At the very top of the triangle, we can put the actions that we take; we might even call them habits if we take those same actions most of the time. Just below that top line, we might write the word “thoughts,” which actually are a representation of how we see the situation, and how we see the situation is based on our own unique perspective or paradigm, which is not necessarily accurate, but as seen through a prism that has been carefully constructed over the years and experiences of our lives. At the last level, at the very foundation of the triangle, we might put the word “tendencies” or these psychological beliefs or core issues that are operating in our particular lives. These represent the unique manner in which we have chosen to keep our ego intact and the day-to-day occurrences of our life.
Looking inside of ourselves to help to solve problems allows us to better understand our own personal responsibility for the issues that are being presented to us. It allows us to be more objective about the other person, to have more compassion for them and more empathy for their situation. In doing this, we raise the probability that we can maintain a positive point of view and achieve a level of resiliency.
The next time that you experience a challenging situation and have feelings that come up that seemed to be anger or frustration, take a pause, look inside, and ask yourself some of the questions that I asked in this post. Hopefully, as you do that, you’ll gain a greater perspective on the situation yourself and the other person and will make better choices about how to solve the problems and how to improve the relationship between you and this other person in your life.
On occasion, I will be posting thought related to our Journeys to find a life well lived on Psychology Today.
Learning about the stages of adult development has given me great perspective on knowing myself and what actions I need to take to improve and get to the next level. I’m hoping you will find this research useful as well.
Dr. Robert Kegan, a Harvard psychologist, has been the preeminent researcher in this field. His thesis holds that developing as an adult is not about learning new things or adding things to the container of the mind. It is about personal transformation, changing the manner in which we know and view the world. Instead of changing the contents of the mind, it is akin to changing the actual container.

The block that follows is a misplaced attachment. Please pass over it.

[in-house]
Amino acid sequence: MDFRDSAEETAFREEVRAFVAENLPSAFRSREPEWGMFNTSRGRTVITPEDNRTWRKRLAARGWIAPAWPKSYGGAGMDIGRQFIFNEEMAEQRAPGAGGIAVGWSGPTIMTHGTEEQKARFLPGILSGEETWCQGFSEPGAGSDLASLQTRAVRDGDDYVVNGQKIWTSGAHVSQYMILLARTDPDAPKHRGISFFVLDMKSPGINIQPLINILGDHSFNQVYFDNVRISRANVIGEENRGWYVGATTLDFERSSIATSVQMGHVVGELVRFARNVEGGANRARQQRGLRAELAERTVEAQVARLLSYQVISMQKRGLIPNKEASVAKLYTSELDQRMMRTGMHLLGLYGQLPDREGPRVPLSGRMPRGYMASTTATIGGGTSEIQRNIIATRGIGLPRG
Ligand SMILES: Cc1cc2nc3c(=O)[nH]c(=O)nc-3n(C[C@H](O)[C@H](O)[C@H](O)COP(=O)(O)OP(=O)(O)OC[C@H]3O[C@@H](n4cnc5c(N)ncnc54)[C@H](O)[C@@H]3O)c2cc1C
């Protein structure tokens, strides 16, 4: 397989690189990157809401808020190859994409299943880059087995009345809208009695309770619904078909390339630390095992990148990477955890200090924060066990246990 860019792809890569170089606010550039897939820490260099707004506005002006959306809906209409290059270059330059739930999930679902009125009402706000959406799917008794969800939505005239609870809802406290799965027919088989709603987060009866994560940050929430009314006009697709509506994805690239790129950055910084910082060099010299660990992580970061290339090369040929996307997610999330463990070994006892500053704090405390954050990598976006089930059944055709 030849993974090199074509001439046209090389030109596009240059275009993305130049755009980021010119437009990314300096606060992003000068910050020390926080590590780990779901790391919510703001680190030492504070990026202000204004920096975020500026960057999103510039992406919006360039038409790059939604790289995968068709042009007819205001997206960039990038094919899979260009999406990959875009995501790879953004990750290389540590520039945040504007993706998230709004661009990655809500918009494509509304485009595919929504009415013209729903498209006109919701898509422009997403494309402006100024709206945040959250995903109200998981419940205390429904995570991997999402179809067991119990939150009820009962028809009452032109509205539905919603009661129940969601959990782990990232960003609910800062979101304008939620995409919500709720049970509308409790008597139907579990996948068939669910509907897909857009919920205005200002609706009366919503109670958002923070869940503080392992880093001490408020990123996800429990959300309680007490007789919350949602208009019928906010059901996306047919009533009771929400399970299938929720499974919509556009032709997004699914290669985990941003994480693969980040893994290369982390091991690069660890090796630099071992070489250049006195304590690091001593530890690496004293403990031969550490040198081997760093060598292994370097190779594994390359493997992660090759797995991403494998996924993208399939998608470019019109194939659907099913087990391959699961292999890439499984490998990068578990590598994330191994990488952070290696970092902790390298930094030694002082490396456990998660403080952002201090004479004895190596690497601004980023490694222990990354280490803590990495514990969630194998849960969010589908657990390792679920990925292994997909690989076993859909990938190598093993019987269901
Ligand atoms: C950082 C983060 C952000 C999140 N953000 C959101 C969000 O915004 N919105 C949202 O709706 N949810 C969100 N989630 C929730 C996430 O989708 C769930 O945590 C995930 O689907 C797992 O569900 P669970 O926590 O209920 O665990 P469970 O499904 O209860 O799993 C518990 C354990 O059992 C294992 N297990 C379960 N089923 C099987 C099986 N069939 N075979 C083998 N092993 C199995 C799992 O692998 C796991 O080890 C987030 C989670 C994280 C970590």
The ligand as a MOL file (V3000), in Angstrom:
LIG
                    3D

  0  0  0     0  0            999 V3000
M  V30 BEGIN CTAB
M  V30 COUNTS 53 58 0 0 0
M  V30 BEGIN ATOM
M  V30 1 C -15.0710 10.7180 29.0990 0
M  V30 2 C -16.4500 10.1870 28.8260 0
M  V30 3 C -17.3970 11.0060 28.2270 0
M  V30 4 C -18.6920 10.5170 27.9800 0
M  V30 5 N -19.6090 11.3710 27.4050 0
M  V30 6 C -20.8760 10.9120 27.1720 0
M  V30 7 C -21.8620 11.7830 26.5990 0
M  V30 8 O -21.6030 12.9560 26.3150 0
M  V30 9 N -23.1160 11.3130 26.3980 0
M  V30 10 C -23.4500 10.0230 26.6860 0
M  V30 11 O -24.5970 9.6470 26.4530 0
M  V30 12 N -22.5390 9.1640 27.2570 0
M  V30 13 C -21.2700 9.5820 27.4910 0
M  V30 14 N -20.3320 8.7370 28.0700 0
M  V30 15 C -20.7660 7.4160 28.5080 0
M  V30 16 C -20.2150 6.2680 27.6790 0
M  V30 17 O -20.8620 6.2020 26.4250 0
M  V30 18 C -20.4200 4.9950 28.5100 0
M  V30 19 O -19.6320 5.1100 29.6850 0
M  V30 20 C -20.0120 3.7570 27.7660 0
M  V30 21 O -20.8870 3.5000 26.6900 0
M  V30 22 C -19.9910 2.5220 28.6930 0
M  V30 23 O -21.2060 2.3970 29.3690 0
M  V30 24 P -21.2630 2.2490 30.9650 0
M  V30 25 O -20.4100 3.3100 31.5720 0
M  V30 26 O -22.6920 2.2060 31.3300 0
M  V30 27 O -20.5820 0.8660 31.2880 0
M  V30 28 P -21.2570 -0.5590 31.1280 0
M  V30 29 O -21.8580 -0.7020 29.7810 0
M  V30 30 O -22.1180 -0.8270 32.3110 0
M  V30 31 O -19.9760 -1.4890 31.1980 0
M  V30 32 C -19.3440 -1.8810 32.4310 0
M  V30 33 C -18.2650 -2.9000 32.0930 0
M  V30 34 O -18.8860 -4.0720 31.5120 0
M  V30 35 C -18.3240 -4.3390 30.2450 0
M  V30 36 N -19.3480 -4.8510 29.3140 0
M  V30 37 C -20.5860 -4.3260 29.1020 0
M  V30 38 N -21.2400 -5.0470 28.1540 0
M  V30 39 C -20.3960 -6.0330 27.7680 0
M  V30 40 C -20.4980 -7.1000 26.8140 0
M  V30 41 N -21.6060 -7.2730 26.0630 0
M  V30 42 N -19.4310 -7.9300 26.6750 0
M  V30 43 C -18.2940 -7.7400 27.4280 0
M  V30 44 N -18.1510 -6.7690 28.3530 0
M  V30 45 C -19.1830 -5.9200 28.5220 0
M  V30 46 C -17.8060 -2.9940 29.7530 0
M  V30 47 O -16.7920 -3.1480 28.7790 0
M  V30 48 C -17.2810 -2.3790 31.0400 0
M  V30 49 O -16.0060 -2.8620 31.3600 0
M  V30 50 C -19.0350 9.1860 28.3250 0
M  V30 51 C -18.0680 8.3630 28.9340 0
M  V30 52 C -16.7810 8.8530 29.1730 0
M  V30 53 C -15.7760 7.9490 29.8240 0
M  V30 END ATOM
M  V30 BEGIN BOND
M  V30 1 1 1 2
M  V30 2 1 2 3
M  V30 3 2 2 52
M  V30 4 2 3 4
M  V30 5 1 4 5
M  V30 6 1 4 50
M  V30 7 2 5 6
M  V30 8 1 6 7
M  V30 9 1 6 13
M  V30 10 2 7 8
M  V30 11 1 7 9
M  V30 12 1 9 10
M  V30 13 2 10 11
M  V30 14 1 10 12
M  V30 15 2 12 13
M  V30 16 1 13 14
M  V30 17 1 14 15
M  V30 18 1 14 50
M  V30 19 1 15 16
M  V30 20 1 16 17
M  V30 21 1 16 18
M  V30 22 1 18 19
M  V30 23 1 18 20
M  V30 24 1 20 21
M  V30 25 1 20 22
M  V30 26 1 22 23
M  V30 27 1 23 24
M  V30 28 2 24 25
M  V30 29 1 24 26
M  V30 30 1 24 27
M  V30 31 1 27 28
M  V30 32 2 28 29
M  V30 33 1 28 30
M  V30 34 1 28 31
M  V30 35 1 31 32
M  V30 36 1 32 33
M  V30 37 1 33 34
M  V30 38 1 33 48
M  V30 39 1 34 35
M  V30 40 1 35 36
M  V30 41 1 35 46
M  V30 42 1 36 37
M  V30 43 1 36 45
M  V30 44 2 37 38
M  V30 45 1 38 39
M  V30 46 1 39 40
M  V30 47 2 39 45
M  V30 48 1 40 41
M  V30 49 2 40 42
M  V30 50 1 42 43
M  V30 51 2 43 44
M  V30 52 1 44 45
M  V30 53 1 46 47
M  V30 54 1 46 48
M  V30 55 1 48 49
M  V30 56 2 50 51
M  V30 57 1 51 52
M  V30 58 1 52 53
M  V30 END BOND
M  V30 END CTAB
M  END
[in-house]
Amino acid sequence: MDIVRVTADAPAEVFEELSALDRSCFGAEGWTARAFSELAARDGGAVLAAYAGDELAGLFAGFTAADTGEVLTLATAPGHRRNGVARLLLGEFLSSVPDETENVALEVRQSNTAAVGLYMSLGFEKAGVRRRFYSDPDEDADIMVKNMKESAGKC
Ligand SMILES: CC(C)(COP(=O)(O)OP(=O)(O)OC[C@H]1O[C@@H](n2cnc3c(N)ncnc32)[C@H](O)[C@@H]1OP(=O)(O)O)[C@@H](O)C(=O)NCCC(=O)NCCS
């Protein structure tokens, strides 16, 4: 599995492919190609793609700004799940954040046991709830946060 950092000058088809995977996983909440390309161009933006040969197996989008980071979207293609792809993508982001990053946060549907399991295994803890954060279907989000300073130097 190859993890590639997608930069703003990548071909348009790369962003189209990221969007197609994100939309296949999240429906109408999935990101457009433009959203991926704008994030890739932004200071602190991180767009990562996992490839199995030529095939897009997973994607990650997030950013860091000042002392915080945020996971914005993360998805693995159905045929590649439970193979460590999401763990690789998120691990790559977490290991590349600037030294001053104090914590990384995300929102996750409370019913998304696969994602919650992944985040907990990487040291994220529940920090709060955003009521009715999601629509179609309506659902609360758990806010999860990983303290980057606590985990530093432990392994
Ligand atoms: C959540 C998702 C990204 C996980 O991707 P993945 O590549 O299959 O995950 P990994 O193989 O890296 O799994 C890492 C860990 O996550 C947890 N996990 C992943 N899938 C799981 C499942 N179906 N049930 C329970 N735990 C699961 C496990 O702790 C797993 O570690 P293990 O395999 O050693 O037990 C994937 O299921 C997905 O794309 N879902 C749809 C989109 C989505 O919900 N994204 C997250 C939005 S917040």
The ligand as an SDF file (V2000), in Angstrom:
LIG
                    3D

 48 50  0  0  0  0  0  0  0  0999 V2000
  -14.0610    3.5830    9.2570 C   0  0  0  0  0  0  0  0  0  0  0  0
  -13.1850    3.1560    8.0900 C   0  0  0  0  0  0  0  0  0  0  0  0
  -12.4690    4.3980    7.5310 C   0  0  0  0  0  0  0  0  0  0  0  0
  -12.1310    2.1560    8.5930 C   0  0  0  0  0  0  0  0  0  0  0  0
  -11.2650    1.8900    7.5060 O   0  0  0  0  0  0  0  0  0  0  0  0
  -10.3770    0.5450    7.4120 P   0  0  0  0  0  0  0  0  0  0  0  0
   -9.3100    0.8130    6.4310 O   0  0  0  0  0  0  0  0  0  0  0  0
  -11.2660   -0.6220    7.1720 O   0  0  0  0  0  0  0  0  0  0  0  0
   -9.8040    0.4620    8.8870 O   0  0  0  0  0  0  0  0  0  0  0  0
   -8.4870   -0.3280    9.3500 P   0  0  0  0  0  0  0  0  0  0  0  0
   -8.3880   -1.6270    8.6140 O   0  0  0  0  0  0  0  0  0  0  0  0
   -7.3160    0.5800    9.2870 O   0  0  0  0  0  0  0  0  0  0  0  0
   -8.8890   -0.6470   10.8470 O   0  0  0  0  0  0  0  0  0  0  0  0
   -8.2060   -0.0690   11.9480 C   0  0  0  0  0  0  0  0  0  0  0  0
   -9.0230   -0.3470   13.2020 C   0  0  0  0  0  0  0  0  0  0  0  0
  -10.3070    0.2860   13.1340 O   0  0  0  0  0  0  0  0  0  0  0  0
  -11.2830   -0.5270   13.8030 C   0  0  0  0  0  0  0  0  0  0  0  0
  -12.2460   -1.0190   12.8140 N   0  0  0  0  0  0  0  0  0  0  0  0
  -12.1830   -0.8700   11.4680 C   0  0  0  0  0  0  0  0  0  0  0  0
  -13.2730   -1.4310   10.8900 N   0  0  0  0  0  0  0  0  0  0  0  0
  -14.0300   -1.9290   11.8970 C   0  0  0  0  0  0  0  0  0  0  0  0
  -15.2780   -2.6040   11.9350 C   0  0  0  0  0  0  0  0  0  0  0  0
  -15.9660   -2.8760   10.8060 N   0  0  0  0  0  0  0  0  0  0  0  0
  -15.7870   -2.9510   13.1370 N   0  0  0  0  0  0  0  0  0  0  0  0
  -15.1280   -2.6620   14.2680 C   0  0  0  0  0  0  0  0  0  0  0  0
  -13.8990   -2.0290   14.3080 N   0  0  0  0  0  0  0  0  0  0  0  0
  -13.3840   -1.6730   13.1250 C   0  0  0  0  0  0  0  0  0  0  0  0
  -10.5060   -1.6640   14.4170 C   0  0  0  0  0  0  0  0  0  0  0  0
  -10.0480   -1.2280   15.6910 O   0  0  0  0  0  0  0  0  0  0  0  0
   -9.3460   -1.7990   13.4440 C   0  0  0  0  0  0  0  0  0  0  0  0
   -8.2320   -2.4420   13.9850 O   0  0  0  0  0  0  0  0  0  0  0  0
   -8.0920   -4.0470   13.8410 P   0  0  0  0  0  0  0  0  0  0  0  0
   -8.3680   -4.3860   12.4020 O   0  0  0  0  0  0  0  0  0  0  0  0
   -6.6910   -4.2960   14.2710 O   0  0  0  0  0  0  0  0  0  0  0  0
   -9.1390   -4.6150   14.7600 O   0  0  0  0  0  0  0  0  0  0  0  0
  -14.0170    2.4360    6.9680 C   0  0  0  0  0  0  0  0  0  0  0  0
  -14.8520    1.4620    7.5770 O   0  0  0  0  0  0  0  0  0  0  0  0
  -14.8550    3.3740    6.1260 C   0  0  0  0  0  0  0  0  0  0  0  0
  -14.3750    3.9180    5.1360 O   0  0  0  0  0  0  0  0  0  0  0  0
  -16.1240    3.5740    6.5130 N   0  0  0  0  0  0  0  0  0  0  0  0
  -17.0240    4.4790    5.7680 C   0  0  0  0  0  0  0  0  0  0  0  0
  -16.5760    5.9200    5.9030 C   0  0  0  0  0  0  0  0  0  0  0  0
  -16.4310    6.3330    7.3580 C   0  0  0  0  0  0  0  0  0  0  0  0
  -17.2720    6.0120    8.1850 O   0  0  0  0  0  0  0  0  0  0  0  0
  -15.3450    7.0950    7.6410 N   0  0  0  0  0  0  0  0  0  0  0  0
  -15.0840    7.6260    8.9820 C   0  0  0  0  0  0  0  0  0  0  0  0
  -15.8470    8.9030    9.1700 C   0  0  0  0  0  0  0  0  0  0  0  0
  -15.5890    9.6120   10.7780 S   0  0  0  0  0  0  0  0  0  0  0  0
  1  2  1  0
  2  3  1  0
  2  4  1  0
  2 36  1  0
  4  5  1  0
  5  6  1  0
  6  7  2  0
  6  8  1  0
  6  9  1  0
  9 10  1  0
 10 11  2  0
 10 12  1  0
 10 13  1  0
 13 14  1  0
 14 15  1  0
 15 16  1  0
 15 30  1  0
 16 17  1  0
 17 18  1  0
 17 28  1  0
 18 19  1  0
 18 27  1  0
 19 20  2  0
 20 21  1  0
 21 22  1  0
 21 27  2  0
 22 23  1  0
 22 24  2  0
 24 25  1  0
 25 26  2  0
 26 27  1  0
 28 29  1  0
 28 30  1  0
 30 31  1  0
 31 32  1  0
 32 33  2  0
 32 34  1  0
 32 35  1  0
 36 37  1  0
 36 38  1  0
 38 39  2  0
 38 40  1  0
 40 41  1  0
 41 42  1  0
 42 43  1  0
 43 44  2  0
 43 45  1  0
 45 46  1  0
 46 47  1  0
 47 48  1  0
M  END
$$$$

That transformation is metaphorically a Copernican shift, realizing that the Earth is—or you are—not at the center of our solar system, but the sun is at the center. When we realize this, nothing really changes, but rather our entire conception and perception of the world transforms.
We experience this often in life. I remember moving back to a town I’d lived in earlier in life and found the people to be so much more friendly. But I was the one who had changed! Only through transformation can we truly move from one stage of human development to a higher stage.
Most of the time, we are in transition between stages, and we behave a bit differently with different people in our lives. The goal is to know where we are, what behavior looks like at that stage, where it comes from, and how it is serving us and others—the impact. When we know those elements, and we have motivation, clarity, and focus, we can deliberately work to change ourselves at the belief, thought, and feeling levels.
Tony joined Julie Kennedy on her podcast Fabulous After Fifty to discuss the Journey of the Modern Man.
“I believe our world would be a lot more harmonious if men and women understood each other better, so let’s listen, for our boyfriends and husbands, our fathers and sons, our nephews and grandsons and better understand men’s journey too in order to establish a more harmonious world. It certainly broadened my horizon!” – Julie Kennedy
Listen here, or on your favorite podcast player.
Tony joins The New Masculine Podcast and host, Travis Stock, to discuss The Journeyman Life, attachment wounds, and reaching the doorstep of change.
On this episode, Travis talks with organizational psychologist, researcher, coach, and expert in leadership development, Tony Daloisio, Ph.D. And while his professional credits are important, Tony brings with him a deep level of vulnerability as he shares his story of childhood trauma and his path toward healing those early attachment wounds. He offers that story as the foundation of his new book, The Journeyman Life: The Not So Perfect Path to a Life Well Lived. In the book, he invites men to the doorstep of change and offers a path through to a better relationship with self and others. Topics discussed include: Attachment patterns – relational imprints and blueprints from childhood, highly sensitive men, anger, emotional acuity, getting ahead of our activation, meditation, and adult stages of development.
On occasion, I will be posting thought related to our Journeys to find a life well lived on Psychology Today.
Our stories, and the challenges we experience in our lives, seem so unique to us, yet in reality, these challenges and the resultant “pings” on our mental wellness can have both short-term and longer-lasting impacts. No matter what our station in life or the stage of our journey, there are five important “lands” that we can visit to ensure that our journey to mental wellness is both effective and lasting.